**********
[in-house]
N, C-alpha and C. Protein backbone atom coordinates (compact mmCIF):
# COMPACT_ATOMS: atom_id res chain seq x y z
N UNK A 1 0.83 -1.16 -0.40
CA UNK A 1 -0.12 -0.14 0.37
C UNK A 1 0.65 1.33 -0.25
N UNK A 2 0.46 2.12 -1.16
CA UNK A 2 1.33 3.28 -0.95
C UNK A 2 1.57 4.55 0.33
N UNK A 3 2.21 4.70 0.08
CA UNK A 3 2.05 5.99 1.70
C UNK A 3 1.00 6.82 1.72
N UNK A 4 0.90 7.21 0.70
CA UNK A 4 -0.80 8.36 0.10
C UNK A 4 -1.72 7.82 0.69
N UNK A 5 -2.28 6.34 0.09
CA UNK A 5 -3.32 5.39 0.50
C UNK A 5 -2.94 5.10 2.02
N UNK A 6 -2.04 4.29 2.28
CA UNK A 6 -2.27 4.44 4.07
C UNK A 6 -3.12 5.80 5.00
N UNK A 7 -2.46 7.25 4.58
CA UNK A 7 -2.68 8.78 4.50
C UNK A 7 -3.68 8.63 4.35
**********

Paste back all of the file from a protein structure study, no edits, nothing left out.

[in-house]
N, C-alpha and C. Protein backbone atom coordinates (compact mmCIF):
# COMPACT_ATOMS: atom_id res chain seq x y z
N UNK A 1 0.83 -1.16 -0.40
CA UNK A 1 -0.12 -0.14 0.37
C UNK A 1 0.65 1.33 -0.25
N UNK A 2 0.46 2.12 -1.16
CA UNK A 2 1.33 3.28 -0.95
C UNK A 2 1.57 4.55 0.33
N UNK A 3 2.21 4.70 0.08
CA UNK A 3 2.05 5.99 1.70
C UNK A 3 1.00 6.82 1.72
N UNK A 4 0.90 7.21 0.70
CA UNK A 4 -0.80 8.36 0.10
C UNK A 4 -1.72 7.82 0.69
N UNK A 5 -2.28 6.34 0.09
CA UNK A 5 -3.32 5.39 0.50
C UNK A 5 -2.94 5.10 2.02
N UNK A 6 -2.04 4.29 2.28
CA UNK A 6 -2.27 4.44 4.07
C UNK A 6 -3.12 5.80 5.00
N UNK A 7 -2.46 7.25 4.58
CA UNK A 7 -2.68 8.78 4.50
C UNK A 7 -3.68 8.63 4.35